The things, actions, or results about which a person can brag.
braggable adj.
Example Citation:
Using the company intranet and Lotus Notes, RSC built a place where staff can maintain their own career plan. Essentially, they're using some innovative but low-cost database technology to track resumes online. Staff log on to update their skills inventory and experience (like a traditional resume), but there are also sections for individual mission statements, career plans, educational goals and personal wins or "braggables."
— Brad Bushelt, "Cultivating Careers," CMA Management, December 1, 2001
Earliest Citation:
My career advice to employees is to assume you are going to be fired six months from now. The first thing the outplacement counselor will ask you to do is put together your résumé or curriculum vitae. How will it look? And are you working on something today that will be one of your "braggables" at the end of the year or at the end of 1997, or at the end of 1998?
— Tom Peters, "Conversations With," Quality Digest Magazine, November 1996
Here's the earliest citation for the adjective:
"I have to brag about these kids because they are braggable," [Banning High football coach Chris] Ferragamo said. "They are the toughest, smartest, the best I've had. They understand the strategy behind every play."
— Steve Hudson, "Banning does a bang-up job on Kennedy," Los Angeles Times, October 11, 1986
For a while I thought braggables was a rare discovery: an English noun that exists only in the plural form (alms is another). Alas, I managed to find a couple of examples of the singular noun "braggable" (although it did take me a while, so it's definitely a rare beast). Today's word is an invention of management guru Tom Peters, who appears as either the source or the reference ("as Tom Peters once said") for most of the citations I found. Add it to his long list of braggables.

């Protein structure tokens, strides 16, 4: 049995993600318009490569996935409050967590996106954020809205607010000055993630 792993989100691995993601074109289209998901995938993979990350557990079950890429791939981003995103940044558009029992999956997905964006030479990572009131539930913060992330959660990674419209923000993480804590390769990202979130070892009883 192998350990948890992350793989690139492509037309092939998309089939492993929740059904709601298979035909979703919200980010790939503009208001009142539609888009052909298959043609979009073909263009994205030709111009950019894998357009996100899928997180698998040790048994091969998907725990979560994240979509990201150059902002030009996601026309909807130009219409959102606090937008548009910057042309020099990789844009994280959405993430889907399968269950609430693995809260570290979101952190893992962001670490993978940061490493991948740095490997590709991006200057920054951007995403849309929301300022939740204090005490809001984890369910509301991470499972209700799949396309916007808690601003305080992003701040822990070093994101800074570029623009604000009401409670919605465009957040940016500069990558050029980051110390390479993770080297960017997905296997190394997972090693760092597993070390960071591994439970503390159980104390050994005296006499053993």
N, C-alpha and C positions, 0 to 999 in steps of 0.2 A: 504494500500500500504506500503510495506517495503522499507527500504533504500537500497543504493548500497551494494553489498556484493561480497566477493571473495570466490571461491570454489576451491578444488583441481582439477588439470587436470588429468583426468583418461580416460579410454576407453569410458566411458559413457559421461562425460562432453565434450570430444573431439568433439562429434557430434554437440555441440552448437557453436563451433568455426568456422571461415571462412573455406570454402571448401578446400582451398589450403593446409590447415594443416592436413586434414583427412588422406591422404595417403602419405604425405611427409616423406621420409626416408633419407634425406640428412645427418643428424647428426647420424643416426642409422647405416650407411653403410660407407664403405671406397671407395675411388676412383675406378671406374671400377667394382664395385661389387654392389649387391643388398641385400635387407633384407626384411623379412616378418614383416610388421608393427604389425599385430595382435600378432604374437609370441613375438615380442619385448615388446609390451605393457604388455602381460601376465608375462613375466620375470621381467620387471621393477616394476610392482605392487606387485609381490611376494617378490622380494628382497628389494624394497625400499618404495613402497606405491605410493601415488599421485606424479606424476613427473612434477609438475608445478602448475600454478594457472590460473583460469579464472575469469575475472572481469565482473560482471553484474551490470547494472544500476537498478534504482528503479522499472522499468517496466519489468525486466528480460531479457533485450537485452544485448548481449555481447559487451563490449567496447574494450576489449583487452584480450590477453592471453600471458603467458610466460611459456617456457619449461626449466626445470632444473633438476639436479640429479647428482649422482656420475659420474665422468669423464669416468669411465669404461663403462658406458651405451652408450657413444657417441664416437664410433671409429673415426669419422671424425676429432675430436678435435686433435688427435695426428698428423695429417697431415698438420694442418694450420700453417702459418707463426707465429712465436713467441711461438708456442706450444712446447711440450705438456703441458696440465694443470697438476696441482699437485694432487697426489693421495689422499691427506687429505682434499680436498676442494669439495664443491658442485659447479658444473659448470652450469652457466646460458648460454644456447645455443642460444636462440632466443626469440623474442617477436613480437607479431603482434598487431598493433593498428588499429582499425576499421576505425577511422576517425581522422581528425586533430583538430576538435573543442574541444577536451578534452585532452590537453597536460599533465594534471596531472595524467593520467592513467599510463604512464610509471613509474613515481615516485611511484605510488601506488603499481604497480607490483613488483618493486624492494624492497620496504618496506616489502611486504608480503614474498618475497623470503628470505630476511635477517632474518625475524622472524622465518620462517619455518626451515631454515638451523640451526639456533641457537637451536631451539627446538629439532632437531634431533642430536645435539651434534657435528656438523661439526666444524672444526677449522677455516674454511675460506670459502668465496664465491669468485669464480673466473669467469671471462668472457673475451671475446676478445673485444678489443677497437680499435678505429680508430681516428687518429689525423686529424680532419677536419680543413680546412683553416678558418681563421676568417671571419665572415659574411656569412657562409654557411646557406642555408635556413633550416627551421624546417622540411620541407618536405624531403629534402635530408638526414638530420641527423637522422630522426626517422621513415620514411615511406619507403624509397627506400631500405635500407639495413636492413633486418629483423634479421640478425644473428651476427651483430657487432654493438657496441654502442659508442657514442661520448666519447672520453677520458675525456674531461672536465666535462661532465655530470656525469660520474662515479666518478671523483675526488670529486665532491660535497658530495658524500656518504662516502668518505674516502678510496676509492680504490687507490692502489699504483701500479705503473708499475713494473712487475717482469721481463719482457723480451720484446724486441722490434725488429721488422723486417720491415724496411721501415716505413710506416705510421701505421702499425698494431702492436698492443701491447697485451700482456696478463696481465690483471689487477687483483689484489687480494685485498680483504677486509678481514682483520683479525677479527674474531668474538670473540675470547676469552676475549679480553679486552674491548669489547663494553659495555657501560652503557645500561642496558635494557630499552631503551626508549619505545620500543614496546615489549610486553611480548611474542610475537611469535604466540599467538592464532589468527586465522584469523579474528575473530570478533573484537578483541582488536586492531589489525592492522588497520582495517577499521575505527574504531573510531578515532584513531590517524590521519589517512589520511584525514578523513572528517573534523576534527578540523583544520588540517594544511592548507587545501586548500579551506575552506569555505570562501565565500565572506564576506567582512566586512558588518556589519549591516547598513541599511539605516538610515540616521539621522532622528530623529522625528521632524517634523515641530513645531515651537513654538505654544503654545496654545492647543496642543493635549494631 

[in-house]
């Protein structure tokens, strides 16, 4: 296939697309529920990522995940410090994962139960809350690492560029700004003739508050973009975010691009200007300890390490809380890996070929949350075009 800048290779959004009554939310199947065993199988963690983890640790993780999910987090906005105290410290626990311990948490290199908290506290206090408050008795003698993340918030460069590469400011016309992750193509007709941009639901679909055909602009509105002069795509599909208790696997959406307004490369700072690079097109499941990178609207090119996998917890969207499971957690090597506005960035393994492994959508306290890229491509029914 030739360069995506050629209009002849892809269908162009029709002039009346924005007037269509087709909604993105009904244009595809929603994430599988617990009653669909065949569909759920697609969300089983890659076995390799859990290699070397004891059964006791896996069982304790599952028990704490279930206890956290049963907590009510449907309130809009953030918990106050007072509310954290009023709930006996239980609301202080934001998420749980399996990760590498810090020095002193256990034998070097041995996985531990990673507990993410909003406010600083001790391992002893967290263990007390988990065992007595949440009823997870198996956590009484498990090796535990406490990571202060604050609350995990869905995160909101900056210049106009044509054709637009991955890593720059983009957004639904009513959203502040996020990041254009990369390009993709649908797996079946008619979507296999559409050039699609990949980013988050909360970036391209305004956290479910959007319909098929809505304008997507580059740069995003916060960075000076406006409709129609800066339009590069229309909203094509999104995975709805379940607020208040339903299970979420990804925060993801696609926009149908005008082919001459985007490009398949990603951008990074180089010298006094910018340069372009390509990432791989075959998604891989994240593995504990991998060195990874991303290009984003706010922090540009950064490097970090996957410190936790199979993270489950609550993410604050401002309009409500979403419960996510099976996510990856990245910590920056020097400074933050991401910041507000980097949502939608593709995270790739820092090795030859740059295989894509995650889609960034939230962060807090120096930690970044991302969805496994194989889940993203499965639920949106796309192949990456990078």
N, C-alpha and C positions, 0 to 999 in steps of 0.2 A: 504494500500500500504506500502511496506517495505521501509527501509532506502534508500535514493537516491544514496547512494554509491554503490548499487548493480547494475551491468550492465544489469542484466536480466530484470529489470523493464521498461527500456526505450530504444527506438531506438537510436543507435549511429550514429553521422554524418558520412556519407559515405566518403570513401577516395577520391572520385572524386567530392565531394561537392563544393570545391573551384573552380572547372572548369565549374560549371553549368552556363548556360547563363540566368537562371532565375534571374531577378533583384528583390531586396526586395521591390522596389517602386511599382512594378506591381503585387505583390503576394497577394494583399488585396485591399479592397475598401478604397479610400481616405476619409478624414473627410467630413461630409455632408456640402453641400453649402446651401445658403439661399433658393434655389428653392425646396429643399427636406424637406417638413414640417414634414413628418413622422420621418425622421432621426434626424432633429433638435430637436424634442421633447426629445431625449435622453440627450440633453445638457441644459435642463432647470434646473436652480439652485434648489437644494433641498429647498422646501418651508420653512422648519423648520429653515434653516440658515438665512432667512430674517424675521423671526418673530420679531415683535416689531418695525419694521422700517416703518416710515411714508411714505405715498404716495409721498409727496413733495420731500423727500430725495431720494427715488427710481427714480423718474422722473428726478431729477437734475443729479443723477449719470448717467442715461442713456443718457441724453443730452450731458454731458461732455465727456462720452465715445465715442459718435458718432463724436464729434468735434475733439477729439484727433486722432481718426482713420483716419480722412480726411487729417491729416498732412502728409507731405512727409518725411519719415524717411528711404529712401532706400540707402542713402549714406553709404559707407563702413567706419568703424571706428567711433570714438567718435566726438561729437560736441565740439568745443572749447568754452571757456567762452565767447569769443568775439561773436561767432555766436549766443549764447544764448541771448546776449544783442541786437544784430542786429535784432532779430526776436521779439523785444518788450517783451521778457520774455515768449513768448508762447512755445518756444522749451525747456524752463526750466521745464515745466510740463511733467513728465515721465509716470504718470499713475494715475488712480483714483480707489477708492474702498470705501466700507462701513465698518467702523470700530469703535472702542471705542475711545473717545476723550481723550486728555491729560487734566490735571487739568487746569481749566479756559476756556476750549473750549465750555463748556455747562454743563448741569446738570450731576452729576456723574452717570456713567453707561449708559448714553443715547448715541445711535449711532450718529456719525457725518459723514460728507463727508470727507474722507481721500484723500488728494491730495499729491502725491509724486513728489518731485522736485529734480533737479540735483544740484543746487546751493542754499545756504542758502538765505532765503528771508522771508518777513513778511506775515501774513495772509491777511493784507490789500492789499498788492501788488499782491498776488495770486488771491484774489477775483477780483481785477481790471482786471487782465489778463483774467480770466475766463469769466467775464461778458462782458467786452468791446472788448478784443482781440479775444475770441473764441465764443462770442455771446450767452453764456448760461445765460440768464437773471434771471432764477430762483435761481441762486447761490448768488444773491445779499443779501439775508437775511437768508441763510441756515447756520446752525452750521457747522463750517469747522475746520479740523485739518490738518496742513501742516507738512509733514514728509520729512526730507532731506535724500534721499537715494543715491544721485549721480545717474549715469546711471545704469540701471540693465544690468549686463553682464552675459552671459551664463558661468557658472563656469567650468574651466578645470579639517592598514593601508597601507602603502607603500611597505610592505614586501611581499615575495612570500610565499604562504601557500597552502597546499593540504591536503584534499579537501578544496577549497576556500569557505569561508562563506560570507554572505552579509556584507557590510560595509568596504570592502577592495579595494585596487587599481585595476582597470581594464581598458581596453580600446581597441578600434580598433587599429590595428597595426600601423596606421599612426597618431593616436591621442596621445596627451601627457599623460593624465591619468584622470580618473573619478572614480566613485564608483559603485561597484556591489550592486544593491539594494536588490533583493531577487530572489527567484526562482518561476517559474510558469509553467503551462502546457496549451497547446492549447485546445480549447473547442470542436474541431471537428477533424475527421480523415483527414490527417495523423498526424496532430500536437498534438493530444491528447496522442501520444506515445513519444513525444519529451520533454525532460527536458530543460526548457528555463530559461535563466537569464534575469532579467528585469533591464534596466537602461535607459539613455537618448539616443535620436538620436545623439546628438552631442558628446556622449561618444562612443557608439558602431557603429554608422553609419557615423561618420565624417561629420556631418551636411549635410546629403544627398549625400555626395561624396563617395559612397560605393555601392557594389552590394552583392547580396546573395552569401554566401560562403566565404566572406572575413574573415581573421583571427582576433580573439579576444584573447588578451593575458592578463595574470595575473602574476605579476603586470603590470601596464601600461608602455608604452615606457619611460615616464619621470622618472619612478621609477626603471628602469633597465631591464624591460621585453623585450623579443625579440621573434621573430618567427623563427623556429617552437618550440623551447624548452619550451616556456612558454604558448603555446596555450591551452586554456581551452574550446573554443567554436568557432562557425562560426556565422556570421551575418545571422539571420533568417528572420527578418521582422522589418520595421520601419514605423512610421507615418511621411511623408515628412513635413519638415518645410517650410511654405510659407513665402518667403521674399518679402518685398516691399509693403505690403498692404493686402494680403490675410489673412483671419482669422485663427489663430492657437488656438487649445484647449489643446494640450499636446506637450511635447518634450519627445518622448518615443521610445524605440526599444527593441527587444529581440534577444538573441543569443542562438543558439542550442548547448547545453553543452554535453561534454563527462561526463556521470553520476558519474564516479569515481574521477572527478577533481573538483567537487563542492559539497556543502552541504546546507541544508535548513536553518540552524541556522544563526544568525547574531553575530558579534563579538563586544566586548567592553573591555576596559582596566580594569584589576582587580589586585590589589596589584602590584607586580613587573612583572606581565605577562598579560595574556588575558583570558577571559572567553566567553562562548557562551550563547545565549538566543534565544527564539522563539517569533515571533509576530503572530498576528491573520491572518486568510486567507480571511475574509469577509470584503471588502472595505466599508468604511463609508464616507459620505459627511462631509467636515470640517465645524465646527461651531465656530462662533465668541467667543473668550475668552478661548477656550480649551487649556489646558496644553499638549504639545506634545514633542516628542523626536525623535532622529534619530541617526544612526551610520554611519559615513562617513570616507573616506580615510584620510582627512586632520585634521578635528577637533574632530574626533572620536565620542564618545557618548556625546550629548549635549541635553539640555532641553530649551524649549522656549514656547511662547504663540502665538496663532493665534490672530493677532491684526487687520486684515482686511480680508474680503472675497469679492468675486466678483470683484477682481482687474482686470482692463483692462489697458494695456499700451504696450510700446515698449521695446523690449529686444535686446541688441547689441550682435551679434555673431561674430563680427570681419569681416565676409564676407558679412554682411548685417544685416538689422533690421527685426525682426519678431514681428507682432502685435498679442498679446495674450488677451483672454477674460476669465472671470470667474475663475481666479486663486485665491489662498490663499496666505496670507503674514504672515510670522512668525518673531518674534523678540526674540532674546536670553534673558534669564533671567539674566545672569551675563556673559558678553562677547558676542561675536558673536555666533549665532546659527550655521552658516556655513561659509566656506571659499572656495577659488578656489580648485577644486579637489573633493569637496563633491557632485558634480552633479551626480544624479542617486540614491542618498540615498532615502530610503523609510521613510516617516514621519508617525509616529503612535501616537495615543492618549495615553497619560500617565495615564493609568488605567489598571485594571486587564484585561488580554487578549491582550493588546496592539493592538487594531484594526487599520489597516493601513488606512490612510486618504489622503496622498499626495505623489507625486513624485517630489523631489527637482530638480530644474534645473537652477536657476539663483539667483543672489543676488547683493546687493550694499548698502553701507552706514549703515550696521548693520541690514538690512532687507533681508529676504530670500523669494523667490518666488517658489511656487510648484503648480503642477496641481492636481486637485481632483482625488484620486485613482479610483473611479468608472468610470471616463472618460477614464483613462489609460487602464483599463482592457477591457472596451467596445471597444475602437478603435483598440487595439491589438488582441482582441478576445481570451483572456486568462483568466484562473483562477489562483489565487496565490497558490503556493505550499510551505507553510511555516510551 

Here's a poser for you: What would be the equivalent word for a person's not-so-positive things, actions, or results? The word should be of the form verb + -ables.
I received many replies, all of them creative and fun. I had three favorites:
Of the rest, here are the ones that fit the verb+-ables form (with one exception), in alphabetical order:
Related Words: Categories:

New words. 2013.

Look at other dictionaries:

  • BHAG — (BEE.hag) acronym. An ambitious or difficult plan or goal. Example Citation: So each June, Leland stands before his highly decorated coaches and presents his BHAGs. He also reviews the BHAGs from the previous year, discussing both the successes… …   New words

  • Buzzwords — B2B black swan braggables Buns of Steel buzzword bingo buzzword compliant cockroach problem drop yo …   New words

  • T-shaped — (TEE shaypt) adj. Having skills and knowledge that are both deep and broad. Example Citations: However, the speed with which media agencies (and clients) have embraced communications planning has caused concern. For it to really work,… …   New words

  • Verbed Nouns — Alt Tab Amazon background barnumize betamax black hole bookmark Bork …   New words

  • ego wall — (EE.goh wawl) n. A wall on which a person has hung their degrees, certificates, and awards, as well as photographs in which they appear with famous people. Example Citation: Now that she is a grandmother . . . she has replaced some of her comfy… …   New words

  • egoboo — ( n. Recognition and praise for a task well done, particularly a task that is performed for free. Also: ego boo. Example Citation: In science fiction fan speak there s a phenomenon called egoboo. ...It means a boost in reputation.… …   New words

  • humblebrag — n. An ostensibly humble comment that also demonstrates the person s wealth, fame, or importance. Also: humble brag, humble brag. Example Citations: In Paris, superproducer Marin Karmitz had money and wasn t afraid to spend it to help Kieslowski… …   New words

  • me-moir — (MEE mwar) n. A memoir that is exceptionally self centered. Example Citation: She became the poster girl for all the evils of the book genre my friend Jane calls me moirs (as in, Dad was a drunk; Mom was a drunk; Dad was my lover; Dad was my mom) …   New words

  • stop-doing list — n. A list of bad habits or negative actions that a person does now, but hopes to stop doing in the near future. Example Citation: Do not think of a budget as a tool to determine how much each area of the firm gets when it comes to technology (or… …   New words

  • velcroid — n. A person who remains in close proximity to an important leader, particularly during photo sessions, to achieve increased media exposure. Example Citations: And if you ve ever noticed a person who always seems to be hanging around someone more… …   New words